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I thought I posted this HIT a while ago, but I've had two people request
it, so it may have not gone through as I thought.  Here it is (again?):

Original message:
My superintendent called to ask me to give a short library report to our
school board tonight.  Other than Usage Statistics, what kinds of things
should I include in the report?

I made a PP and included info about month to month things that we've
done in the library. For example, in October, we celebrated
International School Library Day by writing letters to students in
Lebanon. In November, we had a Harry Potter contest  to celebrate the
movie premier. In December, we celebrated the movie premier of a local
author's book being made into a movie. In April, our students are
writing to the soldiers in Iraq.
I also included circ statistics, classes taught, and pictures of student
and parent volunteers. And, info about Right-to-Read week.

Any special acquisitions or additions to the collection- any special
projects done by/with teachers involving library resources. Any unusual
new uses of technology.

I would include avg. age of the collection (Check the archives for
formulas), useage of the facility, not just circulation stats,goals for
collection development(ie update Atlases and Almanacs) and a short wish

How about summarizing the things you did with the students during the
month - projects, classes, book talks, research , etc. - and/or: what
collaborative classes you did and with what teachers.

Please be sure to include information on how the librarian works with
the teachers and the curriculum to boost student achievement.  If you
have state or district standards, it is a good idea to show how they are
supported in the library.

You could also include how you have spent your funds this year as well
as any new strategies/techniques you have employed to increase usage.

Number of books in your collection and how many per student. Number of
classes you've had this year. Sounds like a good time to let them know
what you need.

I did a statistics report from last year and then one for this year to

My last board presentation I showed how libraries support the curriculum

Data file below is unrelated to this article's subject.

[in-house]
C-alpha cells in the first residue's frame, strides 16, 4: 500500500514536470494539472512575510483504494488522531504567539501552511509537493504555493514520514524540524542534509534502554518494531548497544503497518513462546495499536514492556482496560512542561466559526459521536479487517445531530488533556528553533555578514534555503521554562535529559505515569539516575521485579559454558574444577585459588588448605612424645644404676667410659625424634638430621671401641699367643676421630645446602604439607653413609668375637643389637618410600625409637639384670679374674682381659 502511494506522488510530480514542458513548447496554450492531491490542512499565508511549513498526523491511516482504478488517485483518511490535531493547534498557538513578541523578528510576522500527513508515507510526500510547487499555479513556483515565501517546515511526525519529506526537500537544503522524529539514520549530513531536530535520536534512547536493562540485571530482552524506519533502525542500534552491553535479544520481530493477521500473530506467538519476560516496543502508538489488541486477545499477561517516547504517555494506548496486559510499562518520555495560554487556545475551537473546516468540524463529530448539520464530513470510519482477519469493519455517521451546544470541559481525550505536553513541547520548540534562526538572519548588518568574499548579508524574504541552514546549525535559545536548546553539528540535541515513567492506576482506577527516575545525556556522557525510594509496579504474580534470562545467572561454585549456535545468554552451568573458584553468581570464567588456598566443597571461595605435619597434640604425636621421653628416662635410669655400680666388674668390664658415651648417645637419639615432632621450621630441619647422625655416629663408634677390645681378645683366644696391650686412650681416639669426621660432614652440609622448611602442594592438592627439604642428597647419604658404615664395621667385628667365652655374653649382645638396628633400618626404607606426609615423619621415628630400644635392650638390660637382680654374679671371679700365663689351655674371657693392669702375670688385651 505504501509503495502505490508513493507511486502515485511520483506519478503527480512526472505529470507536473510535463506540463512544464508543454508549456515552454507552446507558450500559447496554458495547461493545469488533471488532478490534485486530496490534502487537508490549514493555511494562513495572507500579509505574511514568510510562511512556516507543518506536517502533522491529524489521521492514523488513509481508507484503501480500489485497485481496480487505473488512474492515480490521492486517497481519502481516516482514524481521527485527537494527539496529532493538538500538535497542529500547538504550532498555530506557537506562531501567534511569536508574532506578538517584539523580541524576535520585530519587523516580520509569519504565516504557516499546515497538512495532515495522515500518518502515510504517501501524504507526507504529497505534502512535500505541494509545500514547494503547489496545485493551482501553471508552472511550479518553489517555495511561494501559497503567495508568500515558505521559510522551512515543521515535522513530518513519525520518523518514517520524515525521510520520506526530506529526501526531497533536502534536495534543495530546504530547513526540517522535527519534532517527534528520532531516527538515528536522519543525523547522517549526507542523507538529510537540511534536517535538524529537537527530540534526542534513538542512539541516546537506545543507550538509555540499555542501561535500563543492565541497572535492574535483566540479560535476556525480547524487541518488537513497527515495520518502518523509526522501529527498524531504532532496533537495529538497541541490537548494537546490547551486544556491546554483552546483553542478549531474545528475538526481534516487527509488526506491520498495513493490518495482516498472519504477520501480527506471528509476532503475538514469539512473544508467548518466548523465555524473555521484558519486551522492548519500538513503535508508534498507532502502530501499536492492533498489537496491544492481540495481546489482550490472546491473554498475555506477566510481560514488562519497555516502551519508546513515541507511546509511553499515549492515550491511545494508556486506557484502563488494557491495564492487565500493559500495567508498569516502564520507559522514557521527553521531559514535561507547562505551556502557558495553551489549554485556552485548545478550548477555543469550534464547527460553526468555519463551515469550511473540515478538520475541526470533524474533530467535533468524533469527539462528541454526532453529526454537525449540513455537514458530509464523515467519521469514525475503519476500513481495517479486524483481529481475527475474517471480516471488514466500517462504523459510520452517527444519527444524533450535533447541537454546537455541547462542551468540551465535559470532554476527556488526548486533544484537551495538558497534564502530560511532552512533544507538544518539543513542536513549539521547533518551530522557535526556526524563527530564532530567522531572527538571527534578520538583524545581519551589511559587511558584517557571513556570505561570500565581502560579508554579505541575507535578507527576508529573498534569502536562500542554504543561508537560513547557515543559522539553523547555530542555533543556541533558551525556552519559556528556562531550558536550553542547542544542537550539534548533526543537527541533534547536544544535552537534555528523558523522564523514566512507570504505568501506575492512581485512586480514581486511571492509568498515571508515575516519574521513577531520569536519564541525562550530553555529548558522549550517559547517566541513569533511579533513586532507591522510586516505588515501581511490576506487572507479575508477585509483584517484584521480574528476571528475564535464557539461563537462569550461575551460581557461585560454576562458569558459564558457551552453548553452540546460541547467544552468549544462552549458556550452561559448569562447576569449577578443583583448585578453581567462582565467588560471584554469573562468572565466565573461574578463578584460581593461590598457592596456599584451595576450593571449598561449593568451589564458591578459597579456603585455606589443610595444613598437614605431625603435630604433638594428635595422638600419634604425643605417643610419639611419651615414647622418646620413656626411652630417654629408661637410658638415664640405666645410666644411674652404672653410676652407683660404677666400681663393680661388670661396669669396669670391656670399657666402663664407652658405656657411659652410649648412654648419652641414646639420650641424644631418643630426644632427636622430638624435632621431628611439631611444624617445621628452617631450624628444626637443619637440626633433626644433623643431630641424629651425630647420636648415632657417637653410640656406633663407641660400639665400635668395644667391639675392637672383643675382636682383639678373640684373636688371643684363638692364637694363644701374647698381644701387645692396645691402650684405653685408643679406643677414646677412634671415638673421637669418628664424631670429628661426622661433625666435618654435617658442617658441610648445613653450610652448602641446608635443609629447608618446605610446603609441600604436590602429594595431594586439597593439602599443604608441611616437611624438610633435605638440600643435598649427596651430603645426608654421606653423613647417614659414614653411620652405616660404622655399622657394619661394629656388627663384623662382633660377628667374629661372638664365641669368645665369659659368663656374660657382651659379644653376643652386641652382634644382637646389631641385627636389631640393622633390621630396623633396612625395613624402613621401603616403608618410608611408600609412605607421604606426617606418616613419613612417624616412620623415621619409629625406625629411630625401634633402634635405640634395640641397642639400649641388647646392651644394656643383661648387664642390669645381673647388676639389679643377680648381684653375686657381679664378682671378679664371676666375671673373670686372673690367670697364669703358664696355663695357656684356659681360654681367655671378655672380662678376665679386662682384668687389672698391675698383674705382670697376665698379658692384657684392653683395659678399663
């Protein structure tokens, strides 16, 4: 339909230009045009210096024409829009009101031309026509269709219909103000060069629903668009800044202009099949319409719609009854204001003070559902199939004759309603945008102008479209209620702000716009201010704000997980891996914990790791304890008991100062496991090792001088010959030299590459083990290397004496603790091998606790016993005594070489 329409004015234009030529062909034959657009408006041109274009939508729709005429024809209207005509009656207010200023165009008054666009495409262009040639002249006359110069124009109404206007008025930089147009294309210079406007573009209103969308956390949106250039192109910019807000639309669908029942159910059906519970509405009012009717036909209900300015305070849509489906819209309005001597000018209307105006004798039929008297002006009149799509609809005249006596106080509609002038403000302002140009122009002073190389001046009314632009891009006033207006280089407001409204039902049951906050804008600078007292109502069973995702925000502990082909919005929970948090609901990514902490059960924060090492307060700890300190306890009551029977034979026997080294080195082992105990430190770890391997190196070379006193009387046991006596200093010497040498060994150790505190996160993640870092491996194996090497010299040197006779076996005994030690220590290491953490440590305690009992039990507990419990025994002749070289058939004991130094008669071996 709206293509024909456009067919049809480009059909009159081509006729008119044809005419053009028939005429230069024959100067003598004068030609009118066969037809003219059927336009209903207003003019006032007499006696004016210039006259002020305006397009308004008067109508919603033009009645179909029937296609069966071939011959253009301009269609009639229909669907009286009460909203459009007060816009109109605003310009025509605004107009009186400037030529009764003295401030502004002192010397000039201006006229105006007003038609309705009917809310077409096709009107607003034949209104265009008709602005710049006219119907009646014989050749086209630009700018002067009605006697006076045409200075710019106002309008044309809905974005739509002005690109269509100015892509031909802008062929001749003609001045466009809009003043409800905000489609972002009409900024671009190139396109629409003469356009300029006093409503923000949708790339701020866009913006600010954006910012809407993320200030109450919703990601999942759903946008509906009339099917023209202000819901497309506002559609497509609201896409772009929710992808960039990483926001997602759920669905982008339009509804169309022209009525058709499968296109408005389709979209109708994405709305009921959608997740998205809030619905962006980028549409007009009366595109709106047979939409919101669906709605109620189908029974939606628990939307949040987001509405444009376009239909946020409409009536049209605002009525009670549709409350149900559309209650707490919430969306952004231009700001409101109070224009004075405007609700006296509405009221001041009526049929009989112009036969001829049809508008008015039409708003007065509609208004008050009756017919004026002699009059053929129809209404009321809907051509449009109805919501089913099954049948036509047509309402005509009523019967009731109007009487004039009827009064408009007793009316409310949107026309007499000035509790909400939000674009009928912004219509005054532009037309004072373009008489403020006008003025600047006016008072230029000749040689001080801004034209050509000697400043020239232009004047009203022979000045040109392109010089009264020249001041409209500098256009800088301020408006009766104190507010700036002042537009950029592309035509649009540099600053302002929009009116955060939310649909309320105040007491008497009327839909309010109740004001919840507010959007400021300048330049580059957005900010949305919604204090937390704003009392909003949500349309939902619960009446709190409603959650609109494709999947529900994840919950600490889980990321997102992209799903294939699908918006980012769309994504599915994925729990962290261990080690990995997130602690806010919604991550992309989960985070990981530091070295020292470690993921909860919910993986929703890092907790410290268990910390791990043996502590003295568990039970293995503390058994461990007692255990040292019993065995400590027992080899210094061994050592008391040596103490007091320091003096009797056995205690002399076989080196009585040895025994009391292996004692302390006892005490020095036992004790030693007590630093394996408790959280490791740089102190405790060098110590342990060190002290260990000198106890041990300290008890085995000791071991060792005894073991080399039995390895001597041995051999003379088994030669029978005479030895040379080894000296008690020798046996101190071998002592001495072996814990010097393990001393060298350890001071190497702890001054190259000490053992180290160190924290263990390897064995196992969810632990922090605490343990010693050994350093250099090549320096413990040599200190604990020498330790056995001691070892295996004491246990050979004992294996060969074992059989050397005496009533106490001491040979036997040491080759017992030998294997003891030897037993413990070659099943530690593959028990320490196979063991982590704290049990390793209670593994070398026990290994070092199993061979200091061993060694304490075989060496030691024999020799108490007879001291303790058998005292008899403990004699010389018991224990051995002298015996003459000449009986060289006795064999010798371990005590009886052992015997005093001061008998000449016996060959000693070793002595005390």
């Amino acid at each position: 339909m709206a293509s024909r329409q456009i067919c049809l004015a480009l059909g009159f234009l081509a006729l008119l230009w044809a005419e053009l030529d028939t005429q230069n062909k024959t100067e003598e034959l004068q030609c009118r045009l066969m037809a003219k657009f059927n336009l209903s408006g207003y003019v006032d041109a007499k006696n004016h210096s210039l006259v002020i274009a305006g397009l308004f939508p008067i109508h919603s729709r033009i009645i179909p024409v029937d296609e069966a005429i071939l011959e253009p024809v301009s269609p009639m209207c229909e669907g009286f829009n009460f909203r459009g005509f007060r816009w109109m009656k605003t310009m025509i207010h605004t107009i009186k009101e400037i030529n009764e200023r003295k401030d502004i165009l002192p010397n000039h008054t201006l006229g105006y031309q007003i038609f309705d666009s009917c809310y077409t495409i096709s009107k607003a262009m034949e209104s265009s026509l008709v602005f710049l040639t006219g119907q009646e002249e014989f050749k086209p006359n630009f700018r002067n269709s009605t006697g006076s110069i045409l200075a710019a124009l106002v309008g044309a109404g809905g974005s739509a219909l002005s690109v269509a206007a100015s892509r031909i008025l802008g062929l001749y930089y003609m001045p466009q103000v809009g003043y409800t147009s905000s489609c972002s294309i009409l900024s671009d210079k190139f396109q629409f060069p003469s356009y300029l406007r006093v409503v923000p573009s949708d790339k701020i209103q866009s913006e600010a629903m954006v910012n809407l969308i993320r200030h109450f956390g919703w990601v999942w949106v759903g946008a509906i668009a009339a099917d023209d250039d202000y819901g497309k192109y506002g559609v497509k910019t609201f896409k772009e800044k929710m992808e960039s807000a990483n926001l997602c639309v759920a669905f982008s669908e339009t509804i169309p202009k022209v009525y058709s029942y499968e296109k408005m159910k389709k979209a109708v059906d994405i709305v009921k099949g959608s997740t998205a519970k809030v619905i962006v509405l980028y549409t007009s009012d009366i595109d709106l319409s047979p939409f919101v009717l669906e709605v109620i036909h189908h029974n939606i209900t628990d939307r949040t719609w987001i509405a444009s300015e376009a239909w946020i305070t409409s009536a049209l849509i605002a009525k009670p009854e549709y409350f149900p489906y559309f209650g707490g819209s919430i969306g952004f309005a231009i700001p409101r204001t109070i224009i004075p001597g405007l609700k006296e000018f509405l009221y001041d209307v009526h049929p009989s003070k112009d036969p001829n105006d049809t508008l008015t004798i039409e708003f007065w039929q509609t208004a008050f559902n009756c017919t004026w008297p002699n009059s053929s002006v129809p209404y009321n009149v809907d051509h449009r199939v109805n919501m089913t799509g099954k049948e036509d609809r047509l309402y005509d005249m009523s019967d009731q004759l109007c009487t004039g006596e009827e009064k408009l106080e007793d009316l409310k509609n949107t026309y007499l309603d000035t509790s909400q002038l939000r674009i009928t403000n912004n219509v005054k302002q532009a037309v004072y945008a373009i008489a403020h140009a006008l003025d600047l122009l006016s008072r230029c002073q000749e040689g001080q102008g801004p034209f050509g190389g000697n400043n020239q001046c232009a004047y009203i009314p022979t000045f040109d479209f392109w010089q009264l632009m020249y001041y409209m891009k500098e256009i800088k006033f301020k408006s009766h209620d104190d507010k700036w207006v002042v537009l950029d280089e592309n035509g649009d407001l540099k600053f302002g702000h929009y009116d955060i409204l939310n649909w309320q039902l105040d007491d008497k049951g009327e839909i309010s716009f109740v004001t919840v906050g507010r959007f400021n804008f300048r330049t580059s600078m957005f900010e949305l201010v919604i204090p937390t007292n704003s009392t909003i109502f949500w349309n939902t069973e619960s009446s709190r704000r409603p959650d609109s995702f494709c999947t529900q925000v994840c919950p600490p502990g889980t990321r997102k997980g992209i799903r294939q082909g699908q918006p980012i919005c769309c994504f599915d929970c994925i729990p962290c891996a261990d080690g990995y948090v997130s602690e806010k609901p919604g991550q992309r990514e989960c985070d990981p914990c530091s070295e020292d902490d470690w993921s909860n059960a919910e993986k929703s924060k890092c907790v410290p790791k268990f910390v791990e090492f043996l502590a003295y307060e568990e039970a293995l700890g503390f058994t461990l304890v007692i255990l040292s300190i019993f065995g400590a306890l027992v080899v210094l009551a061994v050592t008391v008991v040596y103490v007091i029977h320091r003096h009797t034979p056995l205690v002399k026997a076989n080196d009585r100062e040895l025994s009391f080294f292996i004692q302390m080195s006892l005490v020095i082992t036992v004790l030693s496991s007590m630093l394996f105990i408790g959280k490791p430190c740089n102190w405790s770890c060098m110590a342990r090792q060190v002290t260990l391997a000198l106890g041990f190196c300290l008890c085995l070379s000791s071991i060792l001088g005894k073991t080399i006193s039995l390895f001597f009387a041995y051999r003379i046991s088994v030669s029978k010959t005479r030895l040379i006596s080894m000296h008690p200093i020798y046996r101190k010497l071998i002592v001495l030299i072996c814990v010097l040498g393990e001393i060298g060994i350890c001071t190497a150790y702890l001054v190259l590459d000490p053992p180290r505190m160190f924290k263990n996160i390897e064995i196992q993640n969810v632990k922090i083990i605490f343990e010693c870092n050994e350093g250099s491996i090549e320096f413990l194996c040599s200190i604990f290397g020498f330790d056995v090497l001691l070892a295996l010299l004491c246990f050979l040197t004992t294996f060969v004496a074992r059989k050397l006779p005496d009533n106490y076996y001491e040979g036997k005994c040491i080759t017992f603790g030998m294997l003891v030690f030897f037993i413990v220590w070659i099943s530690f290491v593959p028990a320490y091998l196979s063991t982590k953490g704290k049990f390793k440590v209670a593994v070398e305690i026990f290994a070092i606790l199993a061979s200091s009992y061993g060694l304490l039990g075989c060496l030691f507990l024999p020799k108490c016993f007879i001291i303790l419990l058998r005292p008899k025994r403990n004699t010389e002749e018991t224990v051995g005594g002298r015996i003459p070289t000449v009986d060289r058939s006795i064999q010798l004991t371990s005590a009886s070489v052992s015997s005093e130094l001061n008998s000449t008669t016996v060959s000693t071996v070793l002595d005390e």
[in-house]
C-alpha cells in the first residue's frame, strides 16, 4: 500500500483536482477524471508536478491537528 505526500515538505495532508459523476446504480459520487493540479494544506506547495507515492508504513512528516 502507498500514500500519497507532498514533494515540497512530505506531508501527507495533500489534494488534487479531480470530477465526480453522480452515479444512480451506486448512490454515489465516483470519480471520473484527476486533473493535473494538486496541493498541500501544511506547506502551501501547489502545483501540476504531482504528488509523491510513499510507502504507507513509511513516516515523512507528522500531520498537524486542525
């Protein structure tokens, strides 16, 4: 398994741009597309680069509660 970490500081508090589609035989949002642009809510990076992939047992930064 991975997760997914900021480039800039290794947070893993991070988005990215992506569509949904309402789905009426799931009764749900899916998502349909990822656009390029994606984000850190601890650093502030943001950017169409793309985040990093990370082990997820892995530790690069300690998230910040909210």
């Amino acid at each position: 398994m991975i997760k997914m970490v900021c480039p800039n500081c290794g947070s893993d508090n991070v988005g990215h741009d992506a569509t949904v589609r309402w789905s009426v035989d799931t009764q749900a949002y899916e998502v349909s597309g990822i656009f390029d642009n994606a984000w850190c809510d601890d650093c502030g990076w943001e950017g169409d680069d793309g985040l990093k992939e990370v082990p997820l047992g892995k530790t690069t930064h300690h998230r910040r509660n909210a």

goals of the district. I included average cost of books, etc., but I
downplayed that along with usage statistics and concentrated on
highlighting programs in connection with all the departments and all

I think you should put in what conferences and workshops you attended in
the past year and what you learned there.  I also tell them how many new
books the library received and my inventory statistics.  You could also
tell them what you are trying to teach the children in the library.

I would tell them about any "success anecdotes" you might have:  e.g., a
student here in the library telling another student, "I hate to read,
but I loved this book - you HAVE to read it."  He wouldn't have been
reading if not for the Reading Counts program.

*  the number of library orientation or bibliographic instruction you
gave to classes.  (weekly, monthly, yearly)
   *  online database instruction (formal) that you offered to classes.
(weekly, monthly or yearly)
   *  special programs you offered (author visits, reading programs and
results, other special programs)
   *  hours that you are open--do you offer any special programs before
after school that helps students with their work?  Being there is often
the first step...let them know how hard you work.
   *  the number of students who visited the library throughout the
month--do you keep those statistics?
   *  the usage numbers of your online databases-- you can get that
information from your online database provider (such as ProQuest or
    *  special summer programs that you plan to provide (if any)
    *  special programs that you presented to the teachers / faculty on
equipment, materials, or databases. (beginning of school, during school,
or planned programs for the future)
    *  do you provide any outreach programs to parents or after-school
providers? (resources, information, contacts)
    *  book fairs?  Did you have any?  What were the results?
    *  what have you purchased this year that was extremely useful?  Let
them know that you appreciate their budget and would like to ask for a
"larger budget" to provide an additional program / service /
resource--whatever you might need, here's the time to "stroke them" for
helping and then let them know what other things you have in mind for
  *  give them some anecdotes about how you see things happening in the